We are lucky to have tons of high-quality trails here in the Rockies. Although great views are in our backyard, a few more difficult and longer trails deserve the status of “Classics” by the quality of the scenery and the world-class trail running that they offer. Think Northover Ridge, Skyline, Berg Lake or the Rockwall for example. No wonder why so many backpackers have these on their bucket list!
As trail runners, we have the advantage that we can enjoy these astonishing landscapes without the burden of an overnight pack, as long as we can make it in less than a day.
Last week, we ran the Rockwall with FKT-holder Adam Campbell (6 hours and 3 minutes) and some friends of ours. It consists of a 56 km point-to-point circuit in the Kootenays and it is renowned for some of the best alpine running one could ever dream of.
A few stats (according to my watch):
- 55.6 km
- Highest altitude: 2356 meters
- Elevation Gain: 2686 meters`
- Elevation Loss: 2555 meters
- Total time: 8h50
After dropping a car at the Paint Pots trailhead not too far from Marble Canyon, we drove down to the Floe Creek trailhead to begin our journey on the Rockwall. Although running from South to North means a net elevation gain at the end of the day, it is also the easiest way to do it. Most of the elevation gain is achieved during the first half of the trail and the last 14 kilometres towards the Paint Pots is an enjoyable downhill.
8:40 AM, time to get going.
The first few kilometres on the Rockwall are the classic Kootenay experience. It’s a beautiful trail in a burnt forest and offers some seriously enjoyable views. A pleasant uphill then takes us up to the first highlight of our trip, Floe Lake (km 10). As we will do for every future creek crossings we’ll encounter, we stop a few minutes to top our flasks and bladders and we head up gradually towards Numa pass, our highest point of the day.
Tumbling Pass is up next, a fitting name for a few falls and “tumbles” along the way. Despite some “just ok” views on the climb above Numa Creek, we quickly reach tree line and the views above are simply breathtaking. Hanging glaciers, seracs, glacier-fed rivers and blooming flowers are all we can see for miles. One would expect the best sceneries to be over past that point, but the trail keeps offering outrageous viewpoints for a total of over 30 kms, down into Tumbling Valley and up over Rockwall Pass.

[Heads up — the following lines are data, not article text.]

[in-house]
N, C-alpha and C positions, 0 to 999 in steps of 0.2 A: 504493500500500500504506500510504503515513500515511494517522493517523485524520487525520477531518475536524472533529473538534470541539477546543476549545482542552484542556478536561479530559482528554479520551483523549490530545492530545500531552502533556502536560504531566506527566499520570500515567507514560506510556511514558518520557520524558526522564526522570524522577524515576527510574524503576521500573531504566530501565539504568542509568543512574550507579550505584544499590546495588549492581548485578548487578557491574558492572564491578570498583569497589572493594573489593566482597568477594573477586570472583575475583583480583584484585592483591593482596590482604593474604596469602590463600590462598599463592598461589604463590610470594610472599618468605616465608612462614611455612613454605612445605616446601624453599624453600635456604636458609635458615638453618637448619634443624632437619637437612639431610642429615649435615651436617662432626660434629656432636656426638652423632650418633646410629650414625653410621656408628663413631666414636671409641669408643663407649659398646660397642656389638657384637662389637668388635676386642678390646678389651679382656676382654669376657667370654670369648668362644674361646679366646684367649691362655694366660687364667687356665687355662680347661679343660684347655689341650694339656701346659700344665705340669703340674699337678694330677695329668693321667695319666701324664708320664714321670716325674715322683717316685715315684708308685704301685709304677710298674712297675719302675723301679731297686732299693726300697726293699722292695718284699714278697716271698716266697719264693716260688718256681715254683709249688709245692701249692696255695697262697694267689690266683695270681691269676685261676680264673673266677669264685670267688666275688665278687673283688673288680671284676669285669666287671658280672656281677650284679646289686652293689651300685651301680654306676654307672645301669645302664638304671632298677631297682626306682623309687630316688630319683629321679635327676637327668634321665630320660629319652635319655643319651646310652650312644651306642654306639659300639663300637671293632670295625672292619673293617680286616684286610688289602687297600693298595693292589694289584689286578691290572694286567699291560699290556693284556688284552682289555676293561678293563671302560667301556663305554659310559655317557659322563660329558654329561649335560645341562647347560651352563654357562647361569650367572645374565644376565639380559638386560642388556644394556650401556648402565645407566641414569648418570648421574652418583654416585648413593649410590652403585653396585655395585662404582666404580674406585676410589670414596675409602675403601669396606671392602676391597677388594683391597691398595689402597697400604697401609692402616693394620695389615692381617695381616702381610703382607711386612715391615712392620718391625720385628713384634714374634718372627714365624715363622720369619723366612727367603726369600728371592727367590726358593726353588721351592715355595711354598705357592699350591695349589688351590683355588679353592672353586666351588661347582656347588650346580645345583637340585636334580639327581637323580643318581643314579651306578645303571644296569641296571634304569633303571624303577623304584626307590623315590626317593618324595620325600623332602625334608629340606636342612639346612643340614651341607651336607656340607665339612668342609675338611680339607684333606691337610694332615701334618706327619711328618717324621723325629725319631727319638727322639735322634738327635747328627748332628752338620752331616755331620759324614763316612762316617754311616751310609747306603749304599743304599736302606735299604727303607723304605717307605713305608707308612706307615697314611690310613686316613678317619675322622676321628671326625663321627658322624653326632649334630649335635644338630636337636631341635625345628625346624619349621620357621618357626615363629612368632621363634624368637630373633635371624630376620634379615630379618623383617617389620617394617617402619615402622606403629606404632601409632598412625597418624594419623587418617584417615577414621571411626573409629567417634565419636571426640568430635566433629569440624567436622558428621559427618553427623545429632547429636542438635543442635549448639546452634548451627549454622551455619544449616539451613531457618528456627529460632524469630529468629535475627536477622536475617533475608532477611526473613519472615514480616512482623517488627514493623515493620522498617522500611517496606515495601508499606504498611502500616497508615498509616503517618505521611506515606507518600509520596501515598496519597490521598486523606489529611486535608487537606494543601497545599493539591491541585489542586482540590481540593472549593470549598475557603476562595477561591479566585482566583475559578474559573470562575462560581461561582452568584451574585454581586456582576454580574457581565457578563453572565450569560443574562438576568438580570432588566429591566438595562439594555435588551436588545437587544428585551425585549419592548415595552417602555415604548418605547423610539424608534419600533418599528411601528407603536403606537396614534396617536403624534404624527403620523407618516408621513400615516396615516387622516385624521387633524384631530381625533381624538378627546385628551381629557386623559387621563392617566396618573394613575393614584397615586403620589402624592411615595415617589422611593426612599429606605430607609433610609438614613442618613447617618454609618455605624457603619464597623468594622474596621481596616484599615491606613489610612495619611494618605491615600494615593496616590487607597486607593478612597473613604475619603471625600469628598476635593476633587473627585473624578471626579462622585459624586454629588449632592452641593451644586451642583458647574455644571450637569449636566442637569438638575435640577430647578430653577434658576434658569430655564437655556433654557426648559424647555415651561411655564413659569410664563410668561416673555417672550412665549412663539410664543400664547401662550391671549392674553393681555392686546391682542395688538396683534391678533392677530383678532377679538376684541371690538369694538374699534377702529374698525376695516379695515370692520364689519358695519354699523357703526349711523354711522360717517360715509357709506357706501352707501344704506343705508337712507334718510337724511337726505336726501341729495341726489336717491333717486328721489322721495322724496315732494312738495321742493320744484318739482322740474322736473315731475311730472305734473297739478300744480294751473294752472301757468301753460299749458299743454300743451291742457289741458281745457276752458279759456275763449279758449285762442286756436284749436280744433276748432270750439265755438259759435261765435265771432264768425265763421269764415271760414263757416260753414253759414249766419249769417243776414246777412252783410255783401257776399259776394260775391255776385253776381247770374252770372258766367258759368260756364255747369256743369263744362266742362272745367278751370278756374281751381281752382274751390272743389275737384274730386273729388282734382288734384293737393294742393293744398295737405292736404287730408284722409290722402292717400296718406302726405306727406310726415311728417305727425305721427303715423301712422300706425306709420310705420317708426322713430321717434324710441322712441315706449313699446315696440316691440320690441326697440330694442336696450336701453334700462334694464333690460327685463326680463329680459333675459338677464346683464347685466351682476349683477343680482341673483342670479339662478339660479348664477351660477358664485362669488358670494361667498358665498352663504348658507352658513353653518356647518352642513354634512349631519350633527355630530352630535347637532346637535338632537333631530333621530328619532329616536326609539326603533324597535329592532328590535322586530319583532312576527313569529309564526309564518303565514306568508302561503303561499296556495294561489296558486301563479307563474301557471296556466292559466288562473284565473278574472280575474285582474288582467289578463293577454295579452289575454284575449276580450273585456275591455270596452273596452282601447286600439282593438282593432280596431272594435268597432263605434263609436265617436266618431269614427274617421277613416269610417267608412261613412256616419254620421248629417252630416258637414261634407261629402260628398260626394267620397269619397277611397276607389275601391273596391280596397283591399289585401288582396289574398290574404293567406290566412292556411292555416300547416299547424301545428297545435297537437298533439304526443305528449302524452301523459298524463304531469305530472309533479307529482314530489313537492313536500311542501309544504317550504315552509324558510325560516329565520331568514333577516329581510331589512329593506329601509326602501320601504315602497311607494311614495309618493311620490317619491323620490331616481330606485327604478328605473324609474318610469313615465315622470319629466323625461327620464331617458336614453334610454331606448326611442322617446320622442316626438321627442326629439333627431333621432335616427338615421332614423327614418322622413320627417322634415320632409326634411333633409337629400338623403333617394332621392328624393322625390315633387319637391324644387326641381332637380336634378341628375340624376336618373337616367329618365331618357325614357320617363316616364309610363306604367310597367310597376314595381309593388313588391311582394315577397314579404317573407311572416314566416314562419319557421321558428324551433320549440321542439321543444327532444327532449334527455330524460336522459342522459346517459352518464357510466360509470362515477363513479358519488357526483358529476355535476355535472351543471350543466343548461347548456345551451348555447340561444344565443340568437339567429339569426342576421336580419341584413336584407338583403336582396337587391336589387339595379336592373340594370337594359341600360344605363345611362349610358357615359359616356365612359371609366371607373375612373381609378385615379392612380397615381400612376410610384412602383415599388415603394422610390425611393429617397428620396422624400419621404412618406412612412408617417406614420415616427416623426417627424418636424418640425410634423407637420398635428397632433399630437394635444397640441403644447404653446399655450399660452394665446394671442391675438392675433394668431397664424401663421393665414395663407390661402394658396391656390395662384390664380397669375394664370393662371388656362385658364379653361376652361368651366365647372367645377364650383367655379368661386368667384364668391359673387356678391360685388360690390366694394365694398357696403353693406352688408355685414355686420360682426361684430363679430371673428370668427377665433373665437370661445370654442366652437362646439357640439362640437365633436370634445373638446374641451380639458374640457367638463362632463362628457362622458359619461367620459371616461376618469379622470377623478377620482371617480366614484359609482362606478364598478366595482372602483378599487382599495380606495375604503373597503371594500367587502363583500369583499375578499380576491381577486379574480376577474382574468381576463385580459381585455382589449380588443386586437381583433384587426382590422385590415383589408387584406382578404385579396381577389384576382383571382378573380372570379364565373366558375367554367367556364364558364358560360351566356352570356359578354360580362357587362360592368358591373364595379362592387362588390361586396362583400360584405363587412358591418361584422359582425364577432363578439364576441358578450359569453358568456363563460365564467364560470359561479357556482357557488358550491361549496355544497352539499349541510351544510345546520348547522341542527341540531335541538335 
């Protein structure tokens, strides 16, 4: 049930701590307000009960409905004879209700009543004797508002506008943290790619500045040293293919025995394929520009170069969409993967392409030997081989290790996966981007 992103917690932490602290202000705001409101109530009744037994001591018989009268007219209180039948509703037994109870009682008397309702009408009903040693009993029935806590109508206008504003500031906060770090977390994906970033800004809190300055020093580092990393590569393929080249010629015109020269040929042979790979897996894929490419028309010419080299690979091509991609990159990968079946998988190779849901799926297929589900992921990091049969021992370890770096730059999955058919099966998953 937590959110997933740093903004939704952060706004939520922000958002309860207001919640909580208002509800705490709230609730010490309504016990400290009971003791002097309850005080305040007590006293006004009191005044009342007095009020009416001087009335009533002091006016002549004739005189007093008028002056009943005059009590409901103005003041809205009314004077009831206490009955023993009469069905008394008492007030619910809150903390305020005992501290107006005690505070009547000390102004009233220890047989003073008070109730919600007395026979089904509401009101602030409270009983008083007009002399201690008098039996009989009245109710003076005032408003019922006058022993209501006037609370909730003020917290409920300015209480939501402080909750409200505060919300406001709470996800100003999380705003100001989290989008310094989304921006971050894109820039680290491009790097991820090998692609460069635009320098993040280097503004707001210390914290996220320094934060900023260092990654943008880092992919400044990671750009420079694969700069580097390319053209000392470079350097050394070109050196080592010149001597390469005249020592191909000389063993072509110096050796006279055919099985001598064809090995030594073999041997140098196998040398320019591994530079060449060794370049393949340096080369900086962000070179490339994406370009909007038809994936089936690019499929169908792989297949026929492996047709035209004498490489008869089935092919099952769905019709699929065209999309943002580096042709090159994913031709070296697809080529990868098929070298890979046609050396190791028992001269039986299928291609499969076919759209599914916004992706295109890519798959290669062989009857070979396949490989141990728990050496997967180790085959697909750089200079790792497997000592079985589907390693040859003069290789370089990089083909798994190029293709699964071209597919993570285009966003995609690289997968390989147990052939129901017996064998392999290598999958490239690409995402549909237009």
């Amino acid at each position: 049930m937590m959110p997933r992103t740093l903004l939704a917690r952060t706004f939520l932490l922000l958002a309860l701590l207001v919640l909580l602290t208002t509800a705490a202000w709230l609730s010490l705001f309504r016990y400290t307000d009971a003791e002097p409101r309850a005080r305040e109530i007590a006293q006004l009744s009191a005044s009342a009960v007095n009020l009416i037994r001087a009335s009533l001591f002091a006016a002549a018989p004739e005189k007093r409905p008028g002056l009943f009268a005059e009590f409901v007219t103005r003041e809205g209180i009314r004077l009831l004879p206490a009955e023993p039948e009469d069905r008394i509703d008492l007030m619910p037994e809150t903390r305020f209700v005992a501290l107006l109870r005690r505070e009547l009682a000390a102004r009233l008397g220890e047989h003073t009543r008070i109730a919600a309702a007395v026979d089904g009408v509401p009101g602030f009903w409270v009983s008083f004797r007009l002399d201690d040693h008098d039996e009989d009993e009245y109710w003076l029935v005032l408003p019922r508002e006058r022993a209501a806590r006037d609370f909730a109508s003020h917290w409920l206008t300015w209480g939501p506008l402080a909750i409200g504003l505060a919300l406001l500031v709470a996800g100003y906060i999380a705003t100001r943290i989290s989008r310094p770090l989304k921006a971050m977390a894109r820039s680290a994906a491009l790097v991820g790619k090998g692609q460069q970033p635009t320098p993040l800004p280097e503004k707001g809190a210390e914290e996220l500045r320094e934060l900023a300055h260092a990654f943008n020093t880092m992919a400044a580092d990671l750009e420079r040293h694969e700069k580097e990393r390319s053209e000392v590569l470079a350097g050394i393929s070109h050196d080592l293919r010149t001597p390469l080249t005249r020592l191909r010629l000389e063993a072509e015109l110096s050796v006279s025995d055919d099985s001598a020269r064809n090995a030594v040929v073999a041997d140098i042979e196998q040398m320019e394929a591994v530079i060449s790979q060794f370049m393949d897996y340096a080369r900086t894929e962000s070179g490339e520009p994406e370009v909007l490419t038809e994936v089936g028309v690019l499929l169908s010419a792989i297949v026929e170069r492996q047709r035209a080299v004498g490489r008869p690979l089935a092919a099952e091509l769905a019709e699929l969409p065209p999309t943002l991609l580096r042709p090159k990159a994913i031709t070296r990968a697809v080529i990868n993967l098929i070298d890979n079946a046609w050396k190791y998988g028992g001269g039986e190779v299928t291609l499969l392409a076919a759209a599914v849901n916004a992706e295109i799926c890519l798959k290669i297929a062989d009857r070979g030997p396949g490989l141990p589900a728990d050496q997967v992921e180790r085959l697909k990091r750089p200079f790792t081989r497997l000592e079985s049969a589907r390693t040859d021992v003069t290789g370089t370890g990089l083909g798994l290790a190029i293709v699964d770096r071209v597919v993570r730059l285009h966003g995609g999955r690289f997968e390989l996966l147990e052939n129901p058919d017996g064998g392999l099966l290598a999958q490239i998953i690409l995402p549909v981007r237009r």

By the time we are at Helmet Falls, we have already covered 42k or so and most of the difficulties are behind us. All that is left is a fun, mostly downhill single track that takes us back down to the Paint Pots. A total of just under 9 hours and views for days!
A few tips and tricks to venture on long alpine runs
- Always check if water will be available on the way, and how often? In our case, we all left with a couple soft flasks and a Katadyn BeFree filter. By refilling in the creeks along the way we didn’t need to carry heavy bladders.
- Bring appropriate rescue equipment: A GPS messenger device, an emergency bivy, a space blanket, bear spray, a few band-aids and some tape are the strict minimum for long days spent in remote areas. After that, it depends on how light you want to go…
- Think about your poles. While it makes sense to carry poles for long and steep climbs, the advantage they provide might be negated by how cumbersome they sometimes are to carry while running flats and downhills. Make sure that you either have a good system to carry them or that you won’t get super annoyed from carrying your poles in your hands for many hours.
- Don’t get intimidated by the idea of “running” the Rockwall. Yes it is a long trail and it does feature a decent amount of elevation gain, but really, “running” in this case means a variable mix of running and hiking. All but the fastest runners hike the climbs and run when the terrain is easier.
- Bring enough food, but not too much. A good rule is to plan 200 to 300 calories per hour and to plan for an hour or two longer than your estimate.
- Start early. It can get really hot in the valleys below treeline and even up in the alpine. It can get scorching hot if there is not a cloud in the sky. Starting early will help you avoid the warmest hours of the day and will give you extra time to work with in case you get delayed. A small container of sunscreen is never a bad idea.
- Research the route before you go. It’s easy to lose huge chunks of time getting lost. Know the important junctions and ask fellow hikers if you are not sure of the right direction.
Now that you have some additional info, go get those routes. It’s summer and time for big trail runs.